A cosmological courtroom drama about the most infamous betrayal in Western civilization, The Last Days of Judas Iscariot is a production that struggles with itself—which is fitting, since its main character has the same problem. Judas was written by Stephen Adly Guirgis (Jesus Hopped the "A" Train, The Motherfucker with the Hat) and originally directed by Philip Seymour Hoffman for the Public Theater. The script calls people throughout history and mythology to the stand—Sigmund Freud, Mother Teresa, Pontius Pilate, Satan himself, et al.—to figure out what Judas's deal was. Did he flip Jesus to the Roman occupiers and their lapdogs in the Judaic priesthood because Jesus was truly dangerous, the Osama bin Laden of His time? Did he do it to protect the fledgling anti-Roman revolution? Or was Judas just plain eeeeevil?
Judas is an unevenly entertaining, and occasionally harrowing, two and a half hours of courtroom testimony and flashbacks. The sprawling play has 15 actors who are sometimes too enthusiastic for their own good, screeching out lines (especially in the first act) that are barely understandable. At other times, it slows down and lets its quiet, sinister undertones come out and cut to the bone, as in the scene where Satan (performed as an unctuous and manipulative nightclub denizen by Brenan Grant) hunts down a guilt-racked post-betrayal Judas (Joey Fechtel) in a bar while he's getting wasted and contemplating suicide. Judas also has an excellently chilling scene in hell between a near-catatonic Judas and an aloof Jesus Christ (Dylan Twiner) who speaks in vague aphorisms. Jesus airily tells Judas he has the power to forgive himself, that salvation is his for the asking. Judas tells Jesus to fuck off—that He has no idea what He's talking about.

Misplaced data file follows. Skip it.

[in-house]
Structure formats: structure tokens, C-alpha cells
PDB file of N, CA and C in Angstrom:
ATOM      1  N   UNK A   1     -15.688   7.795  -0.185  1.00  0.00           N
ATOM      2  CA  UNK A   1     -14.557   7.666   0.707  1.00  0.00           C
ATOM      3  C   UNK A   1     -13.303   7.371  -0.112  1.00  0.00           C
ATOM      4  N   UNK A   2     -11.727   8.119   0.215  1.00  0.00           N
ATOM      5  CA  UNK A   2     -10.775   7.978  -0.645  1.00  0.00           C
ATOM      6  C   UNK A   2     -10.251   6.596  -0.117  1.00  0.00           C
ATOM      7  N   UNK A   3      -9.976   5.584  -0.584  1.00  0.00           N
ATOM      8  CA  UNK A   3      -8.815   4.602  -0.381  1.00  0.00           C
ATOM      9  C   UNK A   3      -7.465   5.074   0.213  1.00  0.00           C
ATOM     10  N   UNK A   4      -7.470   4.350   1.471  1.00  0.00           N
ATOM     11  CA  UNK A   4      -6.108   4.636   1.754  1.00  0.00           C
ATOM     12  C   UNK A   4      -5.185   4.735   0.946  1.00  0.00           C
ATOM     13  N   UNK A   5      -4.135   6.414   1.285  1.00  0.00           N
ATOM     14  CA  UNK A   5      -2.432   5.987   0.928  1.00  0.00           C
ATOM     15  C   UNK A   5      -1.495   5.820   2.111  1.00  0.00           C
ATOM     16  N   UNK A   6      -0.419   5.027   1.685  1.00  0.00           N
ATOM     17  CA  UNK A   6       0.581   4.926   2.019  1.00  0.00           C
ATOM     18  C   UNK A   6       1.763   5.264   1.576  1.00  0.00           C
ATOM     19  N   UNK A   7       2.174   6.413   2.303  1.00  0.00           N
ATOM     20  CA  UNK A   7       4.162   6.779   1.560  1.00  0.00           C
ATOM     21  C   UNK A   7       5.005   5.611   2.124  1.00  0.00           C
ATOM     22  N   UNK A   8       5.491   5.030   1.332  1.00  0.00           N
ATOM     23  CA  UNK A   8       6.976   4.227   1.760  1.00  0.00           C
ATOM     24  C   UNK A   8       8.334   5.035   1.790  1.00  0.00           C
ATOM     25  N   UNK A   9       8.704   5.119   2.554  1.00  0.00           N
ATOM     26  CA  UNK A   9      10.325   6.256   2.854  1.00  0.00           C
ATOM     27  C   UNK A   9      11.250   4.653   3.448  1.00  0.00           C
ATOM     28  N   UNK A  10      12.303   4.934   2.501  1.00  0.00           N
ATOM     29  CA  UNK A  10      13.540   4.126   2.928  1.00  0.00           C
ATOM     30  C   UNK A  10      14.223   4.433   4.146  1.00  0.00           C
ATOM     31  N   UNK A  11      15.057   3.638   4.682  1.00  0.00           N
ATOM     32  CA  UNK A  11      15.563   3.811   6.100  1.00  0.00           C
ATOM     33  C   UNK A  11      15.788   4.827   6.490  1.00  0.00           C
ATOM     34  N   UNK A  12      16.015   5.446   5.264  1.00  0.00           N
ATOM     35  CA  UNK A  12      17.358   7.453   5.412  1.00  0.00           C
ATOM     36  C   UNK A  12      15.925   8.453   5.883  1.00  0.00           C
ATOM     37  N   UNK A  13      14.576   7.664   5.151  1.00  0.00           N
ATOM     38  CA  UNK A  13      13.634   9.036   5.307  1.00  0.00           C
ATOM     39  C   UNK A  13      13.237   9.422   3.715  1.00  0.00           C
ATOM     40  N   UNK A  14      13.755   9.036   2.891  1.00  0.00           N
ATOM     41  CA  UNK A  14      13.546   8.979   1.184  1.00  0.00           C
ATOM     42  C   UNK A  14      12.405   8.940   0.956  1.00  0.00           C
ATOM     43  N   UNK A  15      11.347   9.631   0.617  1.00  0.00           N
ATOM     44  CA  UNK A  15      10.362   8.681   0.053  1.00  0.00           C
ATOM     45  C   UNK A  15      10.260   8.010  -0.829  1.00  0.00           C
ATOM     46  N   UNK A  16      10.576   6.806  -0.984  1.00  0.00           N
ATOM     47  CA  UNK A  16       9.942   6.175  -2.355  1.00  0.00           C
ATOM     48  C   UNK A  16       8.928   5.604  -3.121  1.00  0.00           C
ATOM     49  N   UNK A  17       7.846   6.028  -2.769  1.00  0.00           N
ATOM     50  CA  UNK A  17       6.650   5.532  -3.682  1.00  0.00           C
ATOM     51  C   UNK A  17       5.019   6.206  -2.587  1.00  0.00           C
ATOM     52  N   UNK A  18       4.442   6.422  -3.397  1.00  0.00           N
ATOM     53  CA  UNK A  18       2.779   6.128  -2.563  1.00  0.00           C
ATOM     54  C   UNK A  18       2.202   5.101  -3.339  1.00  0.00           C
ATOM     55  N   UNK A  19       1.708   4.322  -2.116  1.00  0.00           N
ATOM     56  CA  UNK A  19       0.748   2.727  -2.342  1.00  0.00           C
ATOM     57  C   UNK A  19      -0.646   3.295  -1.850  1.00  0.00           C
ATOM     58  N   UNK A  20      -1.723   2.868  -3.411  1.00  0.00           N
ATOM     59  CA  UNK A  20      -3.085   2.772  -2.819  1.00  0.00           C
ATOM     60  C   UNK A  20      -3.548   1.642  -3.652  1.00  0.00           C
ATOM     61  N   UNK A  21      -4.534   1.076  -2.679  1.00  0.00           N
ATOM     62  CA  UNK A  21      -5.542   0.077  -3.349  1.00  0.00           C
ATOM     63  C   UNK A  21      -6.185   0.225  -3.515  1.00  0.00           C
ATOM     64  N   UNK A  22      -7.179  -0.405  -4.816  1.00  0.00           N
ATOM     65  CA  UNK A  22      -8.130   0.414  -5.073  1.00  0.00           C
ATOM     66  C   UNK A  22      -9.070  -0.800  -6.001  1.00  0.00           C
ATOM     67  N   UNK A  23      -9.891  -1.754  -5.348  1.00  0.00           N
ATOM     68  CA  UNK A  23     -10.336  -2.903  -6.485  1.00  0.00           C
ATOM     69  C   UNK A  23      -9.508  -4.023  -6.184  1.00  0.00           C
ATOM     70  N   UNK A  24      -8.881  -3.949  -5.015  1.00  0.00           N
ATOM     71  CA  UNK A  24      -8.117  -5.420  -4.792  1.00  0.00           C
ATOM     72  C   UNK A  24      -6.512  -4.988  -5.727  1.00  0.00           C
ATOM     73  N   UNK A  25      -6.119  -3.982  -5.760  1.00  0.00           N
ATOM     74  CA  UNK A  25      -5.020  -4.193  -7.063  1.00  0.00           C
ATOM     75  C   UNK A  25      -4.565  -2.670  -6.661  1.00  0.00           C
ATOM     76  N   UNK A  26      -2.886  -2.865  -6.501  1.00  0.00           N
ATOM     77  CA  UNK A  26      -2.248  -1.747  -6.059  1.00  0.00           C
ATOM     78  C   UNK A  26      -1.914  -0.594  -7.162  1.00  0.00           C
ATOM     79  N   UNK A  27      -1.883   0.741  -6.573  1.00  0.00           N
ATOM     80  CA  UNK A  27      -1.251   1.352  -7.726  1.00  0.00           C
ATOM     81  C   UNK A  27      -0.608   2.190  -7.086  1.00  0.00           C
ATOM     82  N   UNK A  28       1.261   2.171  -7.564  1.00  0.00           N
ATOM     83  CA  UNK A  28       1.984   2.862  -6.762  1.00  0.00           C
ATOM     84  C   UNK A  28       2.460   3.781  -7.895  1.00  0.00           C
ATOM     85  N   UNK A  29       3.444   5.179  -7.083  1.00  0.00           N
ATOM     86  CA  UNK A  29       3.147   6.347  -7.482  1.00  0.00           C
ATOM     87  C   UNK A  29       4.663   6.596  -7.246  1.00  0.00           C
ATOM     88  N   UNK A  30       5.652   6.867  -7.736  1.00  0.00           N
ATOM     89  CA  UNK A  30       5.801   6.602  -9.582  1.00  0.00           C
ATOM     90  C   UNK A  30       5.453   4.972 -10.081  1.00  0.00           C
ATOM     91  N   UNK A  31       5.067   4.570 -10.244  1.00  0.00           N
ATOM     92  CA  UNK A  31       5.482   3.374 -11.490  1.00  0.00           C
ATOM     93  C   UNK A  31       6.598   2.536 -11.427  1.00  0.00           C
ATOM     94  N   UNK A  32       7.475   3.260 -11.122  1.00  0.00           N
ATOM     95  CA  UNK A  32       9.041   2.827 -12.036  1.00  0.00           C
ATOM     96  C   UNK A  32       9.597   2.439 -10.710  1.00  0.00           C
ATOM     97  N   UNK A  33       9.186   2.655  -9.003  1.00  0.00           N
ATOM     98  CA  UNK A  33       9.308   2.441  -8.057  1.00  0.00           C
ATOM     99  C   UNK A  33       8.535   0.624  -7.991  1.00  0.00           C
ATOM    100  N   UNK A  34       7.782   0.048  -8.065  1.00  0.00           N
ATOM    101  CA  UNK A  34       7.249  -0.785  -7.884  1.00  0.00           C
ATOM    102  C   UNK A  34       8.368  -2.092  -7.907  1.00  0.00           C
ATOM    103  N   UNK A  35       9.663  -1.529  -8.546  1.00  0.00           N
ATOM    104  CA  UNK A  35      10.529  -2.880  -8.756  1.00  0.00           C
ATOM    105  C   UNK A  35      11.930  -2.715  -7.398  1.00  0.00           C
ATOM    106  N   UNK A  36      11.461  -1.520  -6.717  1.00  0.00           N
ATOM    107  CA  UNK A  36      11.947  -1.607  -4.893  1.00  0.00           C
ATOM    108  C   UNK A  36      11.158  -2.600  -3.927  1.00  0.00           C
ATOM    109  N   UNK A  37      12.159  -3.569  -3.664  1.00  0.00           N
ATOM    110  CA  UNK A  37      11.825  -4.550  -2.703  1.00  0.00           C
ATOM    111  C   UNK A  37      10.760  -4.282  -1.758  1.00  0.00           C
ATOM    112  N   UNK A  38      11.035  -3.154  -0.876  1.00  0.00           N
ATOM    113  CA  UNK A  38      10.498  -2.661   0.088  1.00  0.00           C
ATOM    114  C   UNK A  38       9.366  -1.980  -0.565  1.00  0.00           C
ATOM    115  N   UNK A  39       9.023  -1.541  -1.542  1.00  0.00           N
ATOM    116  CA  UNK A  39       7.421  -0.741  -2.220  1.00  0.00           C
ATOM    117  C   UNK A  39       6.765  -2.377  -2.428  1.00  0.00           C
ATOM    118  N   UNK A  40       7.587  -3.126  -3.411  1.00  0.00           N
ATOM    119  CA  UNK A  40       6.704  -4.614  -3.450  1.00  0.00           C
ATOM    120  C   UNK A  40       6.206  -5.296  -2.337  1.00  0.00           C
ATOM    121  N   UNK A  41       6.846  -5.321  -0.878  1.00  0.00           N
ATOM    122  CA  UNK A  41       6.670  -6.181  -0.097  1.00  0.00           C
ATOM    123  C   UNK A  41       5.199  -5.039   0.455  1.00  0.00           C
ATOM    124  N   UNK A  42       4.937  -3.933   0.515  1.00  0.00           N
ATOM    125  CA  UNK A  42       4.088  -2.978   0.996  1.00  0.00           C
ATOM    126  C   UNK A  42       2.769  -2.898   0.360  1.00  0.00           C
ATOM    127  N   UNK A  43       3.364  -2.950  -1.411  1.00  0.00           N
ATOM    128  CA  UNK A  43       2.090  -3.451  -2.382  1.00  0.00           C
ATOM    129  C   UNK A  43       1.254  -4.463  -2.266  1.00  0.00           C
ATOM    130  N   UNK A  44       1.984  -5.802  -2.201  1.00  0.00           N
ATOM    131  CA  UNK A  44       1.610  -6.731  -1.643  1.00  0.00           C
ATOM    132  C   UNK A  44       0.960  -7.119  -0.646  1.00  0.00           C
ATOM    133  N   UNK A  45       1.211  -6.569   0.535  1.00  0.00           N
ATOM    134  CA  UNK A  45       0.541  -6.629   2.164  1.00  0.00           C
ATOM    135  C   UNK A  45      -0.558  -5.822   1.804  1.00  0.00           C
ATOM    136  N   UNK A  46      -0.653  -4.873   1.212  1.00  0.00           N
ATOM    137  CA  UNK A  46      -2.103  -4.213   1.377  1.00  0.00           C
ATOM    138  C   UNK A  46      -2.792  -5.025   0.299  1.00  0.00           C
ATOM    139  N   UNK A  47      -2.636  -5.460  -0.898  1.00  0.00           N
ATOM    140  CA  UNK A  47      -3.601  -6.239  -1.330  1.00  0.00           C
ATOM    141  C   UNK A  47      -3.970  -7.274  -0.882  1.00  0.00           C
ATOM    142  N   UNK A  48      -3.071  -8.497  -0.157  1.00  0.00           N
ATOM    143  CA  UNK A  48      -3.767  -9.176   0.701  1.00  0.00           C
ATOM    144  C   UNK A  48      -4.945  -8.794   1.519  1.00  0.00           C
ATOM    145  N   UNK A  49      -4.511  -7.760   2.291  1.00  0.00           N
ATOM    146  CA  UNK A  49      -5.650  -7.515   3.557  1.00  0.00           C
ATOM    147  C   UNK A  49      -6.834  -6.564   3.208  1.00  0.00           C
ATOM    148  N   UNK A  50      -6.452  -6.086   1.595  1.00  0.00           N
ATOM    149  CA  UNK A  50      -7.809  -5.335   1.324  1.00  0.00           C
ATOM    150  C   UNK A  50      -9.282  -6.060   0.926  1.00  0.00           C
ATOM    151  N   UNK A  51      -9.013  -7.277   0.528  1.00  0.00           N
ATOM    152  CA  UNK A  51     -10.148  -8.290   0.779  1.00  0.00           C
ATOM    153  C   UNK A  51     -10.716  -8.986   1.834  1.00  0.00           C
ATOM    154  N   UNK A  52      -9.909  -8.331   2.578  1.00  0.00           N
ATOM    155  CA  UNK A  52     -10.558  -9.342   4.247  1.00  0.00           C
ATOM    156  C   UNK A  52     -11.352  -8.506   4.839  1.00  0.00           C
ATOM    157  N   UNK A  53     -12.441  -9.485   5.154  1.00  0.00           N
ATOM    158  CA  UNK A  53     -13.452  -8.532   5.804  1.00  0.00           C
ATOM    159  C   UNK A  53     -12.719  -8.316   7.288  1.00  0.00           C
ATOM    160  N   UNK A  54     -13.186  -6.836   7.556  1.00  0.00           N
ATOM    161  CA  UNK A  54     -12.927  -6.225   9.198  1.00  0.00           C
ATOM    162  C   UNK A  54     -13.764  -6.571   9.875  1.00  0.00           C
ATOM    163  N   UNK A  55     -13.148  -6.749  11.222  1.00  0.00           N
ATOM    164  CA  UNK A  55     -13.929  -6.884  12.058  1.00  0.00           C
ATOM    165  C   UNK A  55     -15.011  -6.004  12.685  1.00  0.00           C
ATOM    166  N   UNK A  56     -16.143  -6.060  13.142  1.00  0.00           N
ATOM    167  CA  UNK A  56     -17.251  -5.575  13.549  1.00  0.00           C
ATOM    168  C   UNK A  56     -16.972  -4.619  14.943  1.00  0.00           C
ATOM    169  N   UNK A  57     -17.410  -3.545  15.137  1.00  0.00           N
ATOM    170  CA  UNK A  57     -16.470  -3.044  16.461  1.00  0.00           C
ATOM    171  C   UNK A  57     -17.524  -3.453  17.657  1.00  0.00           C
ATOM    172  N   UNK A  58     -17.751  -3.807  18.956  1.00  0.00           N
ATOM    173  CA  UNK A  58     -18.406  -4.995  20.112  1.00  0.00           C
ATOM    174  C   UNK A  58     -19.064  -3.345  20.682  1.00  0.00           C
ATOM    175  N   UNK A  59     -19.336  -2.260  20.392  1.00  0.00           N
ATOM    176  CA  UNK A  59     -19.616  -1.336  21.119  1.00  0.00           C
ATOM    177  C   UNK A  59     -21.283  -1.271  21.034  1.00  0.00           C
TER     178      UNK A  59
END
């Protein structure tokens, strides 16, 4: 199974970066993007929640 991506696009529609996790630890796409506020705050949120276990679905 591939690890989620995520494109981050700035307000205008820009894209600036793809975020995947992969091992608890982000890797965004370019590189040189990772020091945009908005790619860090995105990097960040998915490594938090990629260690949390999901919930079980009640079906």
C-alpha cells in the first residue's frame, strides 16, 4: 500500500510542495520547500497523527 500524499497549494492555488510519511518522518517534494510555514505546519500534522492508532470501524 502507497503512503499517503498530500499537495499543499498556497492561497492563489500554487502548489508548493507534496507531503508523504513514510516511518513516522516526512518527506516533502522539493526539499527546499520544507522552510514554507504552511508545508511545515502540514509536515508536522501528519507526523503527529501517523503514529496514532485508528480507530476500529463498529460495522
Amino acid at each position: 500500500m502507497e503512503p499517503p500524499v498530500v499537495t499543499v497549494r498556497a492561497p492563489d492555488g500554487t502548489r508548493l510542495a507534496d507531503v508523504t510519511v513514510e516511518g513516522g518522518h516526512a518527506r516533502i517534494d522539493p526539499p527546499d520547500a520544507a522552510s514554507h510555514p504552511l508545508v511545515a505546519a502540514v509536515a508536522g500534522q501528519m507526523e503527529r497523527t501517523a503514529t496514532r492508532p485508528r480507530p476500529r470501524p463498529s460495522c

Judas smashes together the conventions of courtroom dramas and the anxieties of contemporary Christianity—sin, redemption, free will, why we're so hung up on the ideas of desert-dwellers from 2,000 years ago—into a colorful and sometimes messy patchwork.